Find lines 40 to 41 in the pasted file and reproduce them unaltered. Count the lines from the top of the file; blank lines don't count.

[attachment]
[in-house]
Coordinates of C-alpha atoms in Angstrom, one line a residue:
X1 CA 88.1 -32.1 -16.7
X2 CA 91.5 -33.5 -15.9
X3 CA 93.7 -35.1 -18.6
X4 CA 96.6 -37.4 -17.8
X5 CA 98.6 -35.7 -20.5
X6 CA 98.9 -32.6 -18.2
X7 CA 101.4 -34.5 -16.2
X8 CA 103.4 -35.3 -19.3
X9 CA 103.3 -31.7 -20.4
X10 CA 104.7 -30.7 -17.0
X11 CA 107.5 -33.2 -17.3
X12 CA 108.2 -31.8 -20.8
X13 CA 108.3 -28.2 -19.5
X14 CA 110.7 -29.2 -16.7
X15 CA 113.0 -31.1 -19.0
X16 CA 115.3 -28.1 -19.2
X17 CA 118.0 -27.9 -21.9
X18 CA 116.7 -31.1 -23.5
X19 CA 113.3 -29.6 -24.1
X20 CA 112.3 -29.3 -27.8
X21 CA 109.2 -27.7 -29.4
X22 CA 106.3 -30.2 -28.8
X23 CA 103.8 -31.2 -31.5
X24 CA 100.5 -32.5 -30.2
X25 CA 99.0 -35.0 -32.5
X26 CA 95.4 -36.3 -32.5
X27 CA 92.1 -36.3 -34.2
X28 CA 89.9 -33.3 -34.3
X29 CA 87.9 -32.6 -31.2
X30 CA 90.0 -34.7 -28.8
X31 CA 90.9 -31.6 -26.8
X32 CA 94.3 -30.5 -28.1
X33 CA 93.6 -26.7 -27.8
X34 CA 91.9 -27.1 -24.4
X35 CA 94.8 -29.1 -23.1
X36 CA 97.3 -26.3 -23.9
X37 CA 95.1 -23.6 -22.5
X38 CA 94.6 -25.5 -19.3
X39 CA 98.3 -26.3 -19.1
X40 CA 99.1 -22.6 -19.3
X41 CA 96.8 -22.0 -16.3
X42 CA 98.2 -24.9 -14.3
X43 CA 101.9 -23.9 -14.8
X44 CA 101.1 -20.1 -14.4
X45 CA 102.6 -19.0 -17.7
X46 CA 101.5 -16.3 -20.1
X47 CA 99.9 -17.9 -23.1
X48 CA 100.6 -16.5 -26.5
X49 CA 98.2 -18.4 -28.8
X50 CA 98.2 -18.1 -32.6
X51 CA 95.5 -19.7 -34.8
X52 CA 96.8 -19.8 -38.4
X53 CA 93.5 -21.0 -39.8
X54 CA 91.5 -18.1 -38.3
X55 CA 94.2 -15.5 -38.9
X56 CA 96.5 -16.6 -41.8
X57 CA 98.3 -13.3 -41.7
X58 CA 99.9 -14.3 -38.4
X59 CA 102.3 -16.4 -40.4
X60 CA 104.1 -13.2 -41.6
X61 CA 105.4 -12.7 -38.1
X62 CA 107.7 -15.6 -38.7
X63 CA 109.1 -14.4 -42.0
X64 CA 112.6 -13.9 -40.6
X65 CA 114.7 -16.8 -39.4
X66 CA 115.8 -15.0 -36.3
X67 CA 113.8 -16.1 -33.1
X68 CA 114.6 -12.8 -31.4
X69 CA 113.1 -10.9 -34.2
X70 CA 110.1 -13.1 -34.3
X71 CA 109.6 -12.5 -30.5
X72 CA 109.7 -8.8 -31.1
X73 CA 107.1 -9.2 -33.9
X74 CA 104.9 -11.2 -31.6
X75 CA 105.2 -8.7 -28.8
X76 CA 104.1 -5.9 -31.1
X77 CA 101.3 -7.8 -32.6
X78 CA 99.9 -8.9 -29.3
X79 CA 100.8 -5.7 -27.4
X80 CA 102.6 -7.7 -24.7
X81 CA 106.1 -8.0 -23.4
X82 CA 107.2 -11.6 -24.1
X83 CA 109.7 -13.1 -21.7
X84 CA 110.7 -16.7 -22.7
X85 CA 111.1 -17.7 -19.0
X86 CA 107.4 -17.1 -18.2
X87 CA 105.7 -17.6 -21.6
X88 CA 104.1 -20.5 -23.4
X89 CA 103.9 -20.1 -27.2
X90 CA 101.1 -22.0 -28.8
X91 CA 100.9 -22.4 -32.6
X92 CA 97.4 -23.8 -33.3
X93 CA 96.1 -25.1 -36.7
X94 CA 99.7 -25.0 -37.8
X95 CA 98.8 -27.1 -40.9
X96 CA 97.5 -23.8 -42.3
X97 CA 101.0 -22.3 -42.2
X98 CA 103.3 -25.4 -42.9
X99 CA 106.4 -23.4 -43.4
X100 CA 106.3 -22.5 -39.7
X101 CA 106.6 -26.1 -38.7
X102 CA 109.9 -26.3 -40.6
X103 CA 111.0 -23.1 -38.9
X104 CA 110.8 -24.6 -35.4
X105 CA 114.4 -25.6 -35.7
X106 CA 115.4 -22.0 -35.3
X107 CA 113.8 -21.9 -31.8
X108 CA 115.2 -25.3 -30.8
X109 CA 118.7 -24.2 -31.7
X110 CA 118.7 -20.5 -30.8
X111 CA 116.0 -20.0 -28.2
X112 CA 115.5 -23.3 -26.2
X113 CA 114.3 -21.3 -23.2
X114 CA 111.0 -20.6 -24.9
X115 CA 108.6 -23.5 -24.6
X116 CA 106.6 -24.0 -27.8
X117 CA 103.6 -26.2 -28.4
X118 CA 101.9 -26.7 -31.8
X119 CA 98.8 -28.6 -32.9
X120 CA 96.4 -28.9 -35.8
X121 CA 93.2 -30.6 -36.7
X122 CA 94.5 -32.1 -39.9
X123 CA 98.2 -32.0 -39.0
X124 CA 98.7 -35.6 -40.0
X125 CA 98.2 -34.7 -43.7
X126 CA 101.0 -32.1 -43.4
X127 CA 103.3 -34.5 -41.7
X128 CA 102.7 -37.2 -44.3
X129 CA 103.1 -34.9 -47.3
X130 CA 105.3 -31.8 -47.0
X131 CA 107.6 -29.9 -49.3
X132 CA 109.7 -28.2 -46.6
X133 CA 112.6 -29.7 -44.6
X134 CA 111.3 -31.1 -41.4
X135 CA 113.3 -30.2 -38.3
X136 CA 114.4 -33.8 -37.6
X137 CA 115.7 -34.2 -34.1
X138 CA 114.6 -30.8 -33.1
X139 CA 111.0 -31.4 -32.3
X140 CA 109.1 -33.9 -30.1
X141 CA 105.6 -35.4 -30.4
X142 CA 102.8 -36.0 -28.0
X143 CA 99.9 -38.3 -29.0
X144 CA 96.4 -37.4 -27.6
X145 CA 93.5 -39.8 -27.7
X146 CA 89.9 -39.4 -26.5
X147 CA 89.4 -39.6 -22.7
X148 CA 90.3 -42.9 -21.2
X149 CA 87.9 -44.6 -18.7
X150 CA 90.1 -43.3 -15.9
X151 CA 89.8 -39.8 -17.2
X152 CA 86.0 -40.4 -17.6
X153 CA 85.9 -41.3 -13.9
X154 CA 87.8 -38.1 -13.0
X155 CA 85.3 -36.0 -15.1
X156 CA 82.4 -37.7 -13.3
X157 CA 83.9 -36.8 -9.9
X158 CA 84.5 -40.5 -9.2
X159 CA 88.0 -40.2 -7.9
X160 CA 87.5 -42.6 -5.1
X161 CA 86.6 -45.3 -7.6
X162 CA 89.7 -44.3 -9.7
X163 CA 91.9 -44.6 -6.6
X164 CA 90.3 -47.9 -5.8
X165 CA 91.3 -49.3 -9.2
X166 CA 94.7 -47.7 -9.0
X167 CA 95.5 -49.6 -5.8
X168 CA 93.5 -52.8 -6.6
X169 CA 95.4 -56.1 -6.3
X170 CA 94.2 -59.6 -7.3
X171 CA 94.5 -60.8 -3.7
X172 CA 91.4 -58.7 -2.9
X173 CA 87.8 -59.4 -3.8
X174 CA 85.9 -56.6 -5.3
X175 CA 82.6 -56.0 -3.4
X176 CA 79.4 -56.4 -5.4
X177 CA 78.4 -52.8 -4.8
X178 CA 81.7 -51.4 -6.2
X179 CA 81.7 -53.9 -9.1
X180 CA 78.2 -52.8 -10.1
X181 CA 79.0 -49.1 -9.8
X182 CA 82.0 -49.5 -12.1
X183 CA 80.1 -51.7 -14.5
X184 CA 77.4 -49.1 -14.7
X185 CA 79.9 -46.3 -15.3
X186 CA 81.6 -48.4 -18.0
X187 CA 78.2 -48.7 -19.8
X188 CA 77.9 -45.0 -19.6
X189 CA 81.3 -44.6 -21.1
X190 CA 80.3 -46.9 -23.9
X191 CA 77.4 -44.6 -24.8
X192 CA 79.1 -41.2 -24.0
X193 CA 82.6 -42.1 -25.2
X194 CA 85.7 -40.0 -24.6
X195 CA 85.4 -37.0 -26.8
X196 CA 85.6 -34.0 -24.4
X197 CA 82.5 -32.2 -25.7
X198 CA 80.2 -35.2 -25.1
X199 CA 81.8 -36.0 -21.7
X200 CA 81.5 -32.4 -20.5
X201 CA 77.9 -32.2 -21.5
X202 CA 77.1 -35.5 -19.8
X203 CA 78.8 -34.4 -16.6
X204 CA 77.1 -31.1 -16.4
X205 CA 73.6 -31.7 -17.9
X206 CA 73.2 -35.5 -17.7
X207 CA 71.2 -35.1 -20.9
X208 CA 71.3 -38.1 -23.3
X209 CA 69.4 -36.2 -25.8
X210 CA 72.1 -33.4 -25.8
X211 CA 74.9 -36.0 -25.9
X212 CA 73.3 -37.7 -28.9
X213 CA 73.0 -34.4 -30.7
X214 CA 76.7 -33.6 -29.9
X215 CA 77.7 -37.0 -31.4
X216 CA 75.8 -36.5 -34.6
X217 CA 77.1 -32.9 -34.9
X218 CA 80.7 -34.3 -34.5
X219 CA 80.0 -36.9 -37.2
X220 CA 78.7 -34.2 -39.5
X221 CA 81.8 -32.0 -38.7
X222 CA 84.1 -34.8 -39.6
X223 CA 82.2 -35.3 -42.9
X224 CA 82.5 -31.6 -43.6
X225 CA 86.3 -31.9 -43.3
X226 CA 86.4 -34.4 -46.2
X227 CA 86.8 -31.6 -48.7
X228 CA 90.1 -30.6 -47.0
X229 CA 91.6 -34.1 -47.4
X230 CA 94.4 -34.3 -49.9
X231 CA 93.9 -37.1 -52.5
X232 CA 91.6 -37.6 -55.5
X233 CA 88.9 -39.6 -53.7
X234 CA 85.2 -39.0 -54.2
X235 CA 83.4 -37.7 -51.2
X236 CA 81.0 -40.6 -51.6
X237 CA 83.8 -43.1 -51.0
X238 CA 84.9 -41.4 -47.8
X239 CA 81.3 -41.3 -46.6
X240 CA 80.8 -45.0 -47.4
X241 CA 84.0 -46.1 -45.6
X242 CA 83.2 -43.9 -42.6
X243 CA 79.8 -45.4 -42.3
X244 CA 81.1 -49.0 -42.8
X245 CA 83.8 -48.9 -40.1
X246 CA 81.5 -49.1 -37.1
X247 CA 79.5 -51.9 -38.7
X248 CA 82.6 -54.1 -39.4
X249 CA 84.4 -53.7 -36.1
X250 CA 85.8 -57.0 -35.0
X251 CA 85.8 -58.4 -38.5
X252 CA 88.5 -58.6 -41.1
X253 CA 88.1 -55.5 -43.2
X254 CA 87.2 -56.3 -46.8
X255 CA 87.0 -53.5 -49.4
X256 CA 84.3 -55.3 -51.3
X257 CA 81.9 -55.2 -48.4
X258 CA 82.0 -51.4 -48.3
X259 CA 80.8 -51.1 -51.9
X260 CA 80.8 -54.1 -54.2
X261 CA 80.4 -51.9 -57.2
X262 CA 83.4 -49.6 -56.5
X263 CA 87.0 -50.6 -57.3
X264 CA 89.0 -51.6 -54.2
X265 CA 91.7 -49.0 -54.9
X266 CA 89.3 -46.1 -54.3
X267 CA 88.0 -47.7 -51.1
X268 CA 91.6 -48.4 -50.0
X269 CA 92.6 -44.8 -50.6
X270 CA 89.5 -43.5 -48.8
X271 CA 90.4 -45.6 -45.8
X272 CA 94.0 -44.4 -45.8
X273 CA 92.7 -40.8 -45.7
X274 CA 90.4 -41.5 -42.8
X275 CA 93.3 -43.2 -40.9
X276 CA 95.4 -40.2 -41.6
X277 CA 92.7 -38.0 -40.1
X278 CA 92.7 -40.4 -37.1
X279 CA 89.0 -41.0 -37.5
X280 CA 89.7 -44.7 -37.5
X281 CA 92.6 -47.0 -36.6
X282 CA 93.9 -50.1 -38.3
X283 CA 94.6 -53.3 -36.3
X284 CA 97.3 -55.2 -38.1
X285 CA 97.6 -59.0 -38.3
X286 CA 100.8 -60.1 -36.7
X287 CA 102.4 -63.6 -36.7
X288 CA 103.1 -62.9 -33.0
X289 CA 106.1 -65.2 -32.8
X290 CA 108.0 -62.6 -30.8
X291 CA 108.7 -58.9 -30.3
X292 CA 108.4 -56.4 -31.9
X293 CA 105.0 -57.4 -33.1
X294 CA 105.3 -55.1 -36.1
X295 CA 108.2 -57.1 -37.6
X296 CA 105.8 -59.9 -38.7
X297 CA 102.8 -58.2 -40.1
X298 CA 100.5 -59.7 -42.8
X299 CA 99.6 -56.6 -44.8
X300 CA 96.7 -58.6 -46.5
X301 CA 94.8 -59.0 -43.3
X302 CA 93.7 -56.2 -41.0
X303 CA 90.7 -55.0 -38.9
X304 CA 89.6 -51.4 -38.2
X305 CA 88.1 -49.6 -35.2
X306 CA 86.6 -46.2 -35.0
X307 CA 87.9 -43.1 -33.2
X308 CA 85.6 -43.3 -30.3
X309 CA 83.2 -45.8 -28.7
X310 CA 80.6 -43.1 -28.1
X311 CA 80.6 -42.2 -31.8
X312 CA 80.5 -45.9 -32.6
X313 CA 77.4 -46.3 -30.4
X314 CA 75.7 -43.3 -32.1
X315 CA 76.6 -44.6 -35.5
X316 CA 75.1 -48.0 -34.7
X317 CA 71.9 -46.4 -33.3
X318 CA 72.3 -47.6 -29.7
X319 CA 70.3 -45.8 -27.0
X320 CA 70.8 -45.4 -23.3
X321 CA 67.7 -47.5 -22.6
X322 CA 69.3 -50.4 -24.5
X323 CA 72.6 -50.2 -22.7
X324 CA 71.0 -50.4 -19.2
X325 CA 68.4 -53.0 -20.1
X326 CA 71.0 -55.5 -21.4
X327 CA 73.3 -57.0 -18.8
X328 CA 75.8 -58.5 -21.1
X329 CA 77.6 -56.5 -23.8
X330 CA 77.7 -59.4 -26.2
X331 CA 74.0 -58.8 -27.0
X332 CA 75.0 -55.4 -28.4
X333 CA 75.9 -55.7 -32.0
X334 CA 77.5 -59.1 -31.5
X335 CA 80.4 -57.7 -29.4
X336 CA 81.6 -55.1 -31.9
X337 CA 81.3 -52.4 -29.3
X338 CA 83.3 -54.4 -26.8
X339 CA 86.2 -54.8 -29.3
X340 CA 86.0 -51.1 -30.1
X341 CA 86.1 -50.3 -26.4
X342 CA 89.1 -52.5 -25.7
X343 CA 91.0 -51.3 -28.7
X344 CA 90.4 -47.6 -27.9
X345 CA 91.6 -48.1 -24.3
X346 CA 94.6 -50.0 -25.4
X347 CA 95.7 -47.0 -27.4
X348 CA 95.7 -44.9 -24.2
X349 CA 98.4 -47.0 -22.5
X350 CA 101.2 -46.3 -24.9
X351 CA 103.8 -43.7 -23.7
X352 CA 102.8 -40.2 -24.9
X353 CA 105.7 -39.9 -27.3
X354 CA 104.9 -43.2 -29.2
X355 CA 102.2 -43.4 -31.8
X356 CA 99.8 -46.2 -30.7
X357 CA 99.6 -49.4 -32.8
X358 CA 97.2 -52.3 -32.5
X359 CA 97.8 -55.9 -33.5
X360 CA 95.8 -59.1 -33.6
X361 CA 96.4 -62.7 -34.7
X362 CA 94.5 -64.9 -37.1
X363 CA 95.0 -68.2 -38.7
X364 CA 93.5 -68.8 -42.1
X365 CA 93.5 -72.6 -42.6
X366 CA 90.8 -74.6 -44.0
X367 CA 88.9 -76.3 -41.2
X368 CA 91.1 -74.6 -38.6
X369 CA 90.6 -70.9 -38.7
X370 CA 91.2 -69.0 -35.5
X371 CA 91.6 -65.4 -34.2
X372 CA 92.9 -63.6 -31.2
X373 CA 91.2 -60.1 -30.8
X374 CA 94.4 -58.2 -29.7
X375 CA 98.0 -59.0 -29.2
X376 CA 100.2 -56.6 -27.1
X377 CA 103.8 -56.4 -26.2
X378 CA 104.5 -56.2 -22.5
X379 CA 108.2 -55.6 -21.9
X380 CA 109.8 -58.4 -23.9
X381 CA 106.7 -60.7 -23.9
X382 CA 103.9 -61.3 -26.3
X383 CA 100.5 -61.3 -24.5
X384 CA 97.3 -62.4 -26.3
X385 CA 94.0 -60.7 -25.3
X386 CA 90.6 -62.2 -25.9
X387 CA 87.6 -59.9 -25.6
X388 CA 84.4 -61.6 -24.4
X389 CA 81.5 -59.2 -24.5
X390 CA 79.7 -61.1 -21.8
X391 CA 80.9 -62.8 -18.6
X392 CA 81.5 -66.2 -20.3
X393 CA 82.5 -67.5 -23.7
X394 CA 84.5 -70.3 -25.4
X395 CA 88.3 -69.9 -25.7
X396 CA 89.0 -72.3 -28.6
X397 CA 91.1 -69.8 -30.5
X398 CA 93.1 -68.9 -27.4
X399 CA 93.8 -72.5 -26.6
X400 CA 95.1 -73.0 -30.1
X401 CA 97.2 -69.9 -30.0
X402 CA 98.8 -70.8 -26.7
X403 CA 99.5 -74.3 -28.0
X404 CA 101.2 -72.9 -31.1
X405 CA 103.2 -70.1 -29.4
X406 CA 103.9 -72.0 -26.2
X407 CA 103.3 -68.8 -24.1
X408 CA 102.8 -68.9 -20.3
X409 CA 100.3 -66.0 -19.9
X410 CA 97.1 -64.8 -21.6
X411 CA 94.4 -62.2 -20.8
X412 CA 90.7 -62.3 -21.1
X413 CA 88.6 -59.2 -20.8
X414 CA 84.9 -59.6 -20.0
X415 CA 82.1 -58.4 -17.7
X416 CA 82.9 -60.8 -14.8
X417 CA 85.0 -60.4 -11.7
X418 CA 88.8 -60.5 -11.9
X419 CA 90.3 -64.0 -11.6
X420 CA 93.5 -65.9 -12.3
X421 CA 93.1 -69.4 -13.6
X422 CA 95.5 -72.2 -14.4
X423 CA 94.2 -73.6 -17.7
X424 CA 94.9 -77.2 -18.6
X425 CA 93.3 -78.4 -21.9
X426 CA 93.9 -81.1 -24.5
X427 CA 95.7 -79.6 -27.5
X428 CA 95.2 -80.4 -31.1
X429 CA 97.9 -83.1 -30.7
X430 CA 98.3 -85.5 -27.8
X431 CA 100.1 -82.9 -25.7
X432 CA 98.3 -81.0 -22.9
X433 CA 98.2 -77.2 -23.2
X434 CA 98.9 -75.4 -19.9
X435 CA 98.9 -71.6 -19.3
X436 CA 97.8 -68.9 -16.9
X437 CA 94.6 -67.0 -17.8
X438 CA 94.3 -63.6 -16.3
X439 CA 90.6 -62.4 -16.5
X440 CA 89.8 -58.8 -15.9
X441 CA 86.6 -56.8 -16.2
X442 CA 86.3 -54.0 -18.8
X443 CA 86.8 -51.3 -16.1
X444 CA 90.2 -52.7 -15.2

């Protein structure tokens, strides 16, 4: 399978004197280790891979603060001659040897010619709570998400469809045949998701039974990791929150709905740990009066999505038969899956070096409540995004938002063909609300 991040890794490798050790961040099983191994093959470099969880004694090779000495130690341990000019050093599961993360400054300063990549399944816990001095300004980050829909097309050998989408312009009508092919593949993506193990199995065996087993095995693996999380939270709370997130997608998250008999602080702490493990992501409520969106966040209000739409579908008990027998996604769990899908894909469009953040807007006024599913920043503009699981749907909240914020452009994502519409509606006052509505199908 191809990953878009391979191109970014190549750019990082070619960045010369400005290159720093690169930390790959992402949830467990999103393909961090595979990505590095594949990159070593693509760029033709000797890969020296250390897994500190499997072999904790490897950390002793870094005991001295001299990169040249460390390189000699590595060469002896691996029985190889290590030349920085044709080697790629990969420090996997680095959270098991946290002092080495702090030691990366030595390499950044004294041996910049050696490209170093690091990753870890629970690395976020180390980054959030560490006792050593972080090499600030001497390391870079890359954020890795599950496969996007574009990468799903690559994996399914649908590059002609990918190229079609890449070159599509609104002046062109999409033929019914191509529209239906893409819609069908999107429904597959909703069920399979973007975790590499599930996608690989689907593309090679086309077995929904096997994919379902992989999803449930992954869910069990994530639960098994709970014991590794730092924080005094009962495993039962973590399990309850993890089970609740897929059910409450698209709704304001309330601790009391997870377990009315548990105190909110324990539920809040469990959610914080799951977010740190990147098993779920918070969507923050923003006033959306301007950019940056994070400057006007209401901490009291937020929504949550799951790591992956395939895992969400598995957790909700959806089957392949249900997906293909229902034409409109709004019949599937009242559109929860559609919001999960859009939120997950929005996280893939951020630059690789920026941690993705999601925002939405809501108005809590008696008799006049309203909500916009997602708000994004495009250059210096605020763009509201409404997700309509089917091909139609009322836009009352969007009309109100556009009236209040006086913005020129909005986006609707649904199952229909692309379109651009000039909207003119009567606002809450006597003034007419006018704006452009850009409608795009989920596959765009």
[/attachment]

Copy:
X38 CA 94.6 -25.5 -19.3
X39 CA 98.3 -26.3 -19.1